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Food technology

One of life’s less pleasant surprises is discovering the chocolate bar that you forgot you had in your pocket on a hot day. Two scientists working at Cadbury’s research and development plant in Bourneville, U.K., are fighting that gooey surprise with the invention of chocolate that remains solid even when exposed to temperatures of 40º C (104º F) for more than three hours. Read More

We know how it is. You can’t help but like the taste of fried food, but ... darn it, the stuff just isn’t good for you. Well, you may soon be able to eat your fried food without quite so many worries. A food scientist at Indiana’s Purdue University has created a “radiant fryer” that results in fried food with all the flavor, but up to half the fat and fewer calories than would otherwise be present. Read More

Appearing at IFA, Panasonic has unveiled a brand new refrigerator which the company states is the first-ever A+++rated two-door refrigerator – making it the most energy-efficient two-door fridge, worldwide. Named the NR-B55VE1, it consumes 262 kWh/year of electricity, which by our reckoning amounts to a mean power consumption of 30 W. Gizmag was on hand to take a look. Read More

As well as being the third largest source of vegetable oil in the world – after soybean and oil palm – rapeseed (also known as rape, oilseed rape, rapa, rappi and rapeseed) is cultivated in Europe primarily for animal feed. But due to high levels of glucosinolates that are harmful to most animals (including humans) when consumed in large amounts, its use must be limited. Now researchers at the University of Copenhagen have found a way to stop unwanted toxins entering the edible parts of the plant, thereby increasing the potential of the plant to be used as a commercial animal feed. Read More

What could be better than a chocolate-covered ice cream bar on a hot summer day? Of course, the answer is a chocolate-covered ice cream bar eaten inside a high-tech, bio-interactive experiential sphere. The Magnum Infinity Pleasure Pod is exactly that ... and the ice cream is free. Read More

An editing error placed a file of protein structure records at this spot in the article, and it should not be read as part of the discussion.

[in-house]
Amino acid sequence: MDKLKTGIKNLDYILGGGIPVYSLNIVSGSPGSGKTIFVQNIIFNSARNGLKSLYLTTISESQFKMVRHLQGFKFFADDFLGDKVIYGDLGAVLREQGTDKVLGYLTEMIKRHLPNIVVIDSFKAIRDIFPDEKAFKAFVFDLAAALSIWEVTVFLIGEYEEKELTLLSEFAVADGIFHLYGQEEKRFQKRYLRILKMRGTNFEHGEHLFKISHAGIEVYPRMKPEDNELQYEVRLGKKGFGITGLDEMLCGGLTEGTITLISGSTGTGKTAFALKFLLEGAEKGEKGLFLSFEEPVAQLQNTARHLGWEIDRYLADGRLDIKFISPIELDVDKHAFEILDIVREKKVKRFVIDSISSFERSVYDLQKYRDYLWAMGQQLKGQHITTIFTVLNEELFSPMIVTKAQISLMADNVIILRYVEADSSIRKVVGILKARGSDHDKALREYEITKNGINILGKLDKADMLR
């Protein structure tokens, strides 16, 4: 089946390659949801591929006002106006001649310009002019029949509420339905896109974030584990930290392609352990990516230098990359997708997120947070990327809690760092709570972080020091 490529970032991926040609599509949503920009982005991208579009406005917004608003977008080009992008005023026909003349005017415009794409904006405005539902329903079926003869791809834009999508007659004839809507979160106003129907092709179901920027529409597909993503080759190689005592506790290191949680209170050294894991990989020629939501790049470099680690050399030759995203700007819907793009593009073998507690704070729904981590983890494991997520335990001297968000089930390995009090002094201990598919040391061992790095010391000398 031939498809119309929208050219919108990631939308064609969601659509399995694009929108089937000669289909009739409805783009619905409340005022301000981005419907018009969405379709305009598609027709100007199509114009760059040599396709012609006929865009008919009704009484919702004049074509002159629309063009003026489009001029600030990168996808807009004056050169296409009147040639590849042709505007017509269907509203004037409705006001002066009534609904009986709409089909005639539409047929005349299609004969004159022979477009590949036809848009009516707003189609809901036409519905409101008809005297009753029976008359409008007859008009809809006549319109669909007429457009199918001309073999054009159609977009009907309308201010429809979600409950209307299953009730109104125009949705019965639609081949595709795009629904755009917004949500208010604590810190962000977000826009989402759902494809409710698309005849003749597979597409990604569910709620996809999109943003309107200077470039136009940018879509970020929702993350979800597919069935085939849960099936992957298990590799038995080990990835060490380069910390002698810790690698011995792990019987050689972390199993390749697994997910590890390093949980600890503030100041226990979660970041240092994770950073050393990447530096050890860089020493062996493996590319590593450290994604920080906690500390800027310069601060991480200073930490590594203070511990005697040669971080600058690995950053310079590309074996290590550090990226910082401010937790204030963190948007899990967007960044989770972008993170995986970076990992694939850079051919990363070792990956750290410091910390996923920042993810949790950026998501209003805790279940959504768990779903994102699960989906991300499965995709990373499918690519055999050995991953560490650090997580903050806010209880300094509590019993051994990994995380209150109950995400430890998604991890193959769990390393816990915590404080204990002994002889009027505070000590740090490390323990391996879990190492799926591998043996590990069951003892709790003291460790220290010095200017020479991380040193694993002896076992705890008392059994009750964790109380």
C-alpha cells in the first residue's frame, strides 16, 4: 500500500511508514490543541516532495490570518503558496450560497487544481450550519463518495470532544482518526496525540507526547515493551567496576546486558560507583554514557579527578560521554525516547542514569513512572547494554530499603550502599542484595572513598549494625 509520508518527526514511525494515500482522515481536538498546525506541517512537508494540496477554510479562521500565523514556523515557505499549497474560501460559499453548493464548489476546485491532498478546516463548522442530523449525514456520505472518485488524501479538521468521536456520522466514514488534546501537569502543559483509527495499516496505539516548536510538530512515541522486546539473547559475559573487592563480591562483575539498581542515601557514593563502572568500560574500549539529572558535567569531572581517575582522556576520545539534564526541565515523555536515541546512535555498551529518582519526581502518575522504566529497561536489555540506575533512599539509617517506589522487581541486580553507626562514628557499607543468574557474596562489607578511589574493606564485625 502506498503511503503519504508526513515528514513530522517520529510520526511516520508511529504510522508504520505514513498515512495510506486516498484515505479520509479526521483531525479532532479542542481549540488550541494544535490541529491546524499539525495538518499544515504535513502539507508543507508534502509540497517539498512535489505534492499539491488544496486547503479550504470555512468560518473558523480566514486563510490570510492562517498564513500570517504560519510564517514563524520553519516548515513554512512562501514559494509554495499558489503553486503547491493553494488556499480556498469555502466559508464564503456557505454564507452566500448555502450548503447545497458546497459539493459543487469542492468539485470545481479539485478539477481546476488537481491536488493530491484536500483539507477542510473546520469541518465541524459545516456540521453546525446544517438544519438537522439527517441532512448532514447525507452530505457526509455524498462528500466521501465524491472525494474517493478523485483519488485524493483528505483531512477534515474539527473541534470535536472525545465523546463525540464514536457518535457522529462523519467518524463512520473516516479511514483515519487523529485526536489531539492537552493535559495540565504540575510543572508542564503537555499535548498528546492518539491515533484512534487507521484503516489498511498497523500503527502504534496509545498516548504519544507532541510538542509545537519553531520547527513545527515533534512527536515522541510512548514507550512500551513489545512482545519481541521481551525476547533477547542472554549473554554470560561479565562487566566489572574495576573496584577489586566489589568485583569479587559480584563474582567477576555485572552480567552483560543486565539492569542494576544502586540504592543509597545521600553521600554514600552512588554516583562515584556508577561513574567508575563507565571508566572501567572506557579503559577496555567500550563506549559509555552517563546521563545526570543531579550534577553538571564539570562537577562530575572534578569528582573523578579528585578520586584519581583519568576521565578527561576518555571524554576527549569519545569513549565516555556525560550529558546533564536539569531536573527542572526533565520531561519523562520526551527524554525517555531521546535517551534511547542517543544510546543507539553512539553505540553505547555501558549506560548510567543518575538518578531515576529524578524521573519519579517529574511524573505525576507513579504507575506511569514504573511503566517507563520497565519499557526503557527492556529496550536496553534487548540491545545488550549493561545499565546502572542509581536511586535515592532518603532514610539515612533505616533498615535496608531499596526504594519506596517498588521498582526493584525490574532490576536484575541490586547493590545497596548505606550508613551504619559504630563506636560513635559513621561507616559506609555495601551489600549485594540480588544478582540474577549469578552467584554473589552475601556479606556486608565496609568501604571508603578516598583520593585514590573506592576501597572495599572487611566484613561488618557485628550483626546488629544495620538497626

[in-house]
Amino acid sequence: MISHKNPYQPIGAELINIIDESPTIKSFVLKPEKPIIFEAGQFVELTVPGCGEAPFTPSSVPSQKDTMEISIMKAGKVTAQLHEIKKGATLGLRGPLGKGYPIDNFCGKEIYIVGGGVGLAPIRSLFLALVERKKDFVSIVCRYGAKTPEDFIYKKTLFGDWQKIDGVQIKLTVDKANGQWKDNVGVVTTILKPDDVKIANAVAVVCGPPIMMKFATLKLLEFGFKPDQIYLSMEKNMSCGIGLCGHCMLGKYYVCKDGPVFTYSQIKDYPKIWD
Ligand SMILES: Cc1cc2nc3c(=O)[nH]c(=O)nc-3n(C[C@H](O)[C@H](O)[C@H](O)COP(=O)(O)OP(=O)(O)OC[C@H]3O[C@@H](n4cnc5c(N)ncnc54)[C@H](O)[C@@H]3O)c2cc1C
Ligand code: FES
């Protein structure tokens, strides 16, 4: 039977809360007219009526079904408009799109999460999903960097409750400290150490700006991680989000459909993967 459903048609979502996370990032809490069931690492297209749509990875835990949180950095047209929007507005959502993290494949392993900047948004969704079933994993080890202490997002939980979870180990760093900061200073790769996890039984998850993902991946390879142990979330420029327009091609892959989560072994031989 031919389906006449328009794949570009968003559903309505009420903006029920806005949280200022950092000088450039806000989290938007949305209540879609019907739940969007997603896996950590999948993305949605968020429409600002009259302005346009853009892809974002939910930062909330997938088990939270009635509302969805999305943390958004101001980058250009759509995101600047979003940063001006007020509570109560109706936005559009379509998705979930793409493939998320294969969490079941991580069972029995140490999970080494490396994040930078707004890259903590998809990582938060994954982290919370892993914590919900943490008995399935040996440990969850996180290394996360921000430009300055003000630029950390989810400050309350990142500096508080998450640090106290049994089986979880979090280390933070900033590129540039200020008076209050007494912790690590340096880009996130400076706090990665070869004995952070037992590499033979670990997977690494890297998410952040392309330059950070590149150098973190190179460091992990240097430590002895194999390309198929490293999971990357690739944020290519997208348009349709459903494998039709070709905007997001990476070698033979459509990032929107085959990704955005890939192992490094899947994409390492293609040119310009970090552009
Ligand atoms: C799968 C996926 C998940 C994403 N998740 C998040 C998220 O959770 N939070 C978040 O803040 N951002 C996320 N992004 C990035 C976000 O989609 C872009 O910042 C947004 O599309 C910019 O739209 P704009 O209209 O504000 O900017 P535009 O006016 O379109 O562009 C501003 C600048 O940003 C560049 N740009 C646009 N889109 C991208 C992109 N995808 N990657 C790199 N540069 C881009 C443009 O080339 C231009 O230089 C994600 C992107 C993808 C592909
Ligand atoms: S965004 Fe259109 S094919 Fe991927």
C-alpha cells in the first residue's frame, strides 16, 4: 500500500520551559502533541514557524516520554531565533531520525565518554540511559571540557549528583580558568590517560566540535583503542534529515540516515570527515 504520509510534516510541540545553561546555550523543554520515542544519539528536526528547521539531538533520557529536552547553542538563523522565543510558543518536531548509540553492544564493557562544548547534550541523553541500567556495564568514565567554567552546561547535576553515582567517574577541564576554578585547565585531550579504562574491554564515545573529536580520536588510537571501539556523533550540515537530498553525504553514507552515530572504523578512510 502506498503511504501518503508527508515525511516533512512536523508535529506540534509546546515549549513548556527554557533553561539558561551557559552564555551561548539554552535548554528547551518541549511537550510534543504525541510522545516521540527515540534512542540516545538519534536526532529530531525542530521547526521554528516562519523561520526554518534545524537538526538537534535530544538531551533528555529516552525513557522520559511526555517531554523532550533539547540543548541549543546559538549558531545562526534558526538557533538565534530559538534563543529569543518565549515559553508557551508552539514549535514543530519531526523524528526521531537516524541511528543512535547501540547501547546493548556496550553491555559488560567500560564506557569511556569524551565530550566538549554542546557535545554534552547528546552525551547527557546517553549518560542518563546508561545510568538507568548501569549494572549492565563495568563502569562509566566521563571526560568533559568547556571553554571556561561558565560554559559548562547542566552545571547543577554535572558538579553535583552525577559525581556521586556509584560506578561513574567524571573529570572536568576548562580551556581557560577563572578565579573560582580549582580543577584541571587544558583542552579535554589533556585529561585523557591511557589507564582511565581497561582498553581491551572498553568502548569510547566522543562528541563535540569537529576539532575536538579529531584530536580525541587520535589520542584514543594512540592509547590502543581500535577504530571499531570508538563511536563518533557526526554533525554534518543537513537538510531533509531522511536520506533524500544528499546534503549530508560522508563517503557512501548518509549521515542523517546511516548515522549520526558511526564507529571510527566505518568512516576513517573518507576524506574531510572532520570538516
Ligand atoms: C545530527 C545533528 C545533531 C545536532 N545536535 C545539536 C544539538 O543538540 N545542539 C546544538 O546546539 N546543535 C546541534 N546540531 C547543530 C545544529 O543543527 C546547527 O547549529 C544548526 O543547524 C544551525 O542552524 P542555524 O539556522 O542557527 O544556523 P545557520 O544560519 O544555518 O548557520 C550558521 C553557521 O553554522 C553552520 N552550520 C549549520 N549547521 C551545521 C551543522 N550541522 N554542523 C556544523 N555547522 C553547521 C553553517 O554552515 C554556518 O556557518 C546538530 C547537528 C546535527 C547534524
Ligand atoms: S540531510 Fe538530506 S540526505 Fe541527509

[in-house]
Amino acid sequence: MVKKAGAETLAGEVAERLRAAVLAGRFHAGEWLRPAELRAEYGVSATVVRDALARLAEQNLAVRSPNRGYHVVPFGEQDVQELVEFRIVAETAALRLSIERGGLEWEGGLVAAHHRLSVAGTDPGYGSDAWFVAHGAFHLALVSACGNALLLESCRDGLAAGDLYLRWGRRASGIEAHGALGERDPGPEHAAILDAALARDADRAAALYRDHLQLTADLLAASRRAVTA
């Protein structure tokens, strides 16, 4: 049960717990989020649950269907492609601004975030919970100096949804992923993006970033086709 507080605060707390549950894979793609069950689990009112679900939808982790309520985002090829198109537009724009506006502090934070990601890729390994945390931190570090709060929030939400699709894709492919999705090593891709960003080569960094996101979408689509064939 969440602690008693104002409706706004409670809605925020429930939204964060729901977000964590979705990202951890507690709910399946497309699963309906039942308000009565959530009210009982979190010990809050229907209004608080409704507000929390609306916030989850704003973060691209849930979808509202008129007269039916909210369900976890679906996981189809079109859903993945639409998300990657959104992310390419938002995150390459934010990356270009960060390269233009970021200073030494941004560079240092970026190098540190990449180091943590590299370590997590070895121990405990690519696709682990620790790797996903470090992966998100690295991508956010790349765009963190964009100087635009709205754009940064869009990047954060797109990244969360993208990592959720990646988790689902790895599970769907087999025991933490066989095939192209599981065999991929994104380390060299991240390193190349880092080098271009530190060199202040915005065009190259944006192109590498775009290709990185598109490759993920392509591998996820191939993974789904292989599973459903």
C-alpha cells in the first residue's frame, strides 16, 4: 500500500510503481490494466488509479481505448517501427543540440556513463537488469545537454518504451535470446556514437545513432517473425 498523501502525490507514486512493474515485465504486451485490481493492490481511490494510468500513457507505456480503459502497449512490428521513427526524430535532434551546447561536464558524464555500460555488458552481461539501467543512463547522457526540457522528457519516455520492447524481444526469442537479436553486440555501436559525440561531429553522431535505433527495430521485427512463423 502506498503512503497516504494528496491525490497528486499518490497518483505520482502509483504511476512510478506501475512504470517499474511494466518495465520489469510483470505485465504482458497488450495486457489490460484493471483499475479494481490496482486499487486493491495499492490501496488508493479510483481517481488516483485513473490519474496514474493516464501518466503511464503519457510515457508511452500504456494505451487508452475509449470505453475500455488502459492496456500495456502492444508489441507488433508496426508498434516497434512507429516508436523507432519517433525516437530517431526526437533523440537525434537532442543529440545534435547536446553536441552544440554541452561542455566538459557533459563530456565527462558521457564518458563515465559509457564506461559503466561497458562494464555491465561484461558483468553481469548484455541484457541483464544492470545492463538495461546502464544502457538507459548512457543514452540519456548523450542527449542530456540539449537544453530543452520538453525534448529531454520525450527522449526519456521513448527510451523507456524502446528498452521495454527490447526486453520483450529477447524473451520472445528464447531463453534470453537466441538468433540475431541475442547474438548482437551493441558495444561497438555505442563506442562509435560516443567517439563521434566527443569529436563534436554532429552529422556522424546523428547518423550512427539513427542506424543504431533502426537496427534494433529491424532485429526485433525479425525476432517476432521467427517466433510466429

A 3D printer that pops out steaming hot burritos before your very eyes? That sounds like the plot of the next stoner movie turned cult hit. In this case, though, it's actually the thesis project of an NYU masters student. And it's fast becoming a reality. Read More

In the past, we've seen 3D scanning widely used in a variety of industries - clothing retail, law enforcement, medical education, etc. - but it's still a little surprising to see the same technology applied to a slab of meat. Nantsune's new Libra 165C meat slicer does exactly that however, capturing a 3D image of a piece of meat, ready to be butchered, and then using the data to make slices at the same precise weight every time. Read More

Remember how people reacted when McDonalds announced that it was going to start selling pizzas? Well, if buying pies from a chain best known for cheap hamburgers might have been difficult for some folks to get their heads around, they will likely find this even stranger – buying them from a vending machine. Nonetheless, that’s exactly what Dutch company A1 Concepts is hoping Americans will do, when its Let’s Pizza machines arrive in the U.S. Read More
Chickens have another reason to lose sleep thanks to roboticists at the Georgia Tech Research Institute (GTRI). Using 3D imaging technology, the Intelligent Cutting and Deboning System developed at GTRI can debone an entire chicken with the skill of a human butcher and has the potential of saving the poultry industry millions of dollars by reducing costs and waste. Read More
Have you had your daily serving of vegetables? This seemingly simple question is in fact very difficult to answer, for children and adults alike. Luckily, a new handheld laser scanner devised by researchers at Yale University and the University of Utah promises to put a swift end to veggie dodging, while also helping scientists to measure exactly how our diet affects our health. Read More
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